“There is hardly anything in the world that some man cannot make a little worse and sell for a little cheaper; and the people who consider price only are this man’s lawful prey.”
– JOHN RUSKIN, 1819-1900
Last December my father, late into his 91st year, died in his sleep. He was a WWII veteran, and a military detail participated in his funeral. The flag which draped his coffin was presented to my mother who, later that evening, gave it to me, the eldest of their children. Thus began my search for a suitable flag case. Military flag cases are isosceles right triangular boxes with a glass front made to accommodate a properly folded 5 foot by 9½ foot American flag.
Before my internet search I had scant idea of the sheer number of companies producing flag cases. Google listed page after page after page. Prices ranged from under $40 to a little over $100. I studied the photographs on website after website. Nothing took my breath away. In frustration I typed in “most beautiful flag cases” and part way down the opening page of listings I read, “I believe my flag cases represent the ultimate in quality and craftsmanship.” I went to that website – www.beautifulwoodworks.com – and my breath was taken away. Extreme high quality has that effect on me. Beautiful Woodworks is a one man band. That man, Dale Lenz, who hand crafts his cases incorporating joinery details, achieving craftsmanship levels and using finishes not available from other producers.
I chose cherry with black walnut splines and a “grand piano” finish. In contrast to other producers, most of whom promise speedy or even overnight delivery, Dale usually has a one to two month lead time. I waited three months and paid over $400. After my visit to Dale’s web site and after my phone conversation with him, I had rather high expectations. After unpacking the case I saw that my expectations had been exceeded. So, this is how I feel about spending ten times more than I could have: the $40 cases were overpriced and the $400 plus case was a fair bargain.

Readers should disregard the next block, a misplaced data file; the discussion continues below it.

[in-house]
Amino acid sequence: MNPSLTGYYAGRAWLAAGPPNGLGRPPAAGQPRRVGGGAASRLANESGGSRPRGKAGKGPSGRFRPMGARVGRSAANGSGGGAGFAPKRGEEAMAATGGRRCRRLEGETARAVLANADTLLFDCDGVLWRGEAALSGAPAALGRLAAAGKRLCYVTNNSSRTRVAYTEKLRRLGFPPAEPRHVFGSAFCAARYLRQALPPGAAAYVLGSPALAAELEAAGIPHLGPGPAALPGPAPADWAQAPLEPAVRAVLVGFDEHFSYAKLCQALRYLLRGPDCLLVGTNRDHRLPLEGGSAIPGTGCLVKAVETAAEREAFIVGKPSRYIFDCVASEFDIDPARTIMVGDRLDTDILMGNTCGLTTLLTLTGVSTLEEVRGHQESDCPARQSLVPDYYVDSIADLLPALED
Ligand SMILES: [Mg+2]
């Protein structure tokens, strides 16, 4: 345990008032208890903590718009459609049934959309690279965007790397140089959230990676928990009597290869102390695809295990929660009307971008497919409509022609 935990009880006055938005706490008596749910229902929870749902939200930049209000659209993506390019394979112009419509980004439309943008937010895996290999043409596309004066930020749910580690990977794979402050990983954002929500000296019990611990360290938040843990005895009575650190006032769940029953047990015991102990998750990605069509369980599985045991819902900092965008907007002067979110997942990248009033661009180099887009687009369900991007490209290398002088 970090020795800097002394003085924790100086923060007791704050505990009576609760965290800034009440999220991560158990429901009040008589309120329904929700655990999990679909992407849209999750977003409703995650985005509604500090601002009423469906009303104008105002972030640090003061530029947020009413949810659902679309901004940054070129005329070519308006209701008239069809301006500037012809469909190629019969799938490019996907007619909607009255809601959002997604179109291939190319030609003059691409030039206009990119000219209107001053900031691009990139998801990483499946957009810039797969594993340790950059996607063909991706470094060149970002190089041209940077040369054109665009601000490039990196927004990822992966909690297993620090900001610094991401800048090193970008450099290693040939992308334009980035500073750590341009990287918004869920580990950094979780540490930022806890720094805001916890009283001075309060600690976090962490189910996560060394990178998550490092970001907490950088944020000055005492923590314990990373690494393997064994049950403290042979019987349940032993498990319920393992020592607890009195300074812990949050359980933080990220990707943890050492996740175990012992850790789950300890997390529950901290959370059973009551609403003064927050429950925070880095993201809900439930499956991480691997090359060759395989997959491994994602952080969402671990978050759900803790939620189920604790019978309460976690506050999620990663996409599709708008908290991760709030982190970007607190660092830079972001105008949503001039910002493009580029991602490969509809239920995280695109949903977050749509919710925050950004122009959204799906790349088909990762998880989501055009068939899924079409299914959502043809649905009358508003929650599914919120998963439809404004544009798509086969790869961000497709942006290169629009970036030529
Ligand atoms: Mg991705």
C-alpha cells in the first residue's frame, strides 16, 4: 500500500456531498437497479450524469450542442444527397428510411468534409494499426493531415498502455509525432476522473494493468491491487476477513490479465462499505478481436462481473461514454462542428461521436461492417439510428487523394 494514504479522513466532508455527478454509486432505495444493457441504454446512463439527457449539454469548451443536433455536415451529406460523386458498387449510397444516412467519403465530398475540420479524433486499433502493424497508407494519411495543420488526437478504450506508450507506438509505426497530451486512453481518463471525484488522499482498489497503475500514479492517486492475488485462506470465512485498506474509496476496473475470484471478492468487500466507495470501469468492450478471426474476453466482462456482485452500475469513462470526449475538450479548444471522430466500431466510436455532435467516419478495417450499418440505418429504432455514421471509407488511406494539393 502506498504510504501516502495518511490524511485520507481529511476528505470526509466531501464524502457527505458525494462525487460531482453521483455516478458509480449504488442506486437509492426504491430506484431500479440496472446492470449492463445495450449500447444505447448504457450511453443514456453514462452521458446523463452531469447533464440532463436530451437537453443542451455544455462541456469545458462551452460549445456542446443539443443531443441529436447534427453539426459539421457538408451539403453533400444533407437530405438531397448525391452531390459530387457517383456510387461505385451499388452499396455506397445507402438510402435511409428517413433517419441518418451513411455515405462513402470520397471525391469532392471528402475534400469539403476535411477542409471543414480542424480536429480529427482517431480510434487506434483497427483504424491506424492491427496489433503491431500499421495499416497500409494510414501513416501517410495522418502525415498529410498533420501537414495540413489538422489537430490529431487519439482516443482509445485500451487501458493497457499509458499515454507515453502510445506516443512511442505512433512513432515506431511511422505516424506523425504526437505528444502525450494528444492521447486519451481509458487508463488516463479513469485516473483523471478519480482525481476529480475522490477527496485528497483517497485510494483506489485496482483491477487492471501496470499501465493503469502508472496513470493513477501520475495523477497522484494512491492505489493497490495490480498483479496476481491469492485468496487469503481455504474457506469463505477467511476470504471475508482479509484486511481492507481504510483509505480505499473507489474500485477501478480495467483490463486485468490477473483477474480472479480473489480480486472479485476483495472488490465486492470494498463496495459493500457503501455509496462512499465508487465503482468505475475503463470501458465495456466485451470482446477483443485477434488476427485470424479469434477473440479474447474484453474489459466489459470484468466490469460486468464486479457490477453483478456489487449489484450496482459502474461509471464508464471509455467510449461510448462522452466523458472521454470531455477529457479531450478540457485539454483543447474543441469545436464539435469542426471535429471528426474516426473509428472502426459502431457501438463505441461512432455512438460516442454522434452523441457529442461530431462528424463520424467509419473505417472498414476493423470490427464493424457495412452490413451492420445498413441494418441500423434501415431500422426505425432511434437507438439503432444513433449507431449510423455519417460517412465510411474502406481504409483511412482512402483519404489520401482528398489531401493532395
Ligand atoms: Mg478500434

Spending the first twelve years of my education in Catholic school, I have more than a casual familiarity with relics. A bone or a locket of hair from a saint is believed to have powers to protect or to heal or to make one holier. Belief in, and reverence for, relics and their close relatives – talismans – are found in most religions and cultures. A claw of a bear, a horn of a rhino or a feather of an eagle were thought to imbue the possessor with the power of that creature. For myself, I never put much stock in such things. I regarded relics and talismans as interesting superstitions.
But now, later in life, as I finally become more introspective, I have begun to realize that I do, in fact, have my own relics and talismans. The Montblanc fountain pen I’ve had for over thirty years and still regularly use, the stainless steel Rolex I purchased when I began timber framing twenty five years ago and still wear daily, The Henry Yellowboy .22 rifle I gifted myself on my last birthday – these high quality pieces function for me as relics and talismans have functioned for others. I have come to realize that my desire for quality is rooted not so much in the rational as it is in the emotional. When I look at this flag case I will remember the man who earned that flag as well as my love and devotion, but I will also think of the man who created such an extreme quality case to house that flag. I will be hoping that something from each of them transfers to me.
– Tony Zaya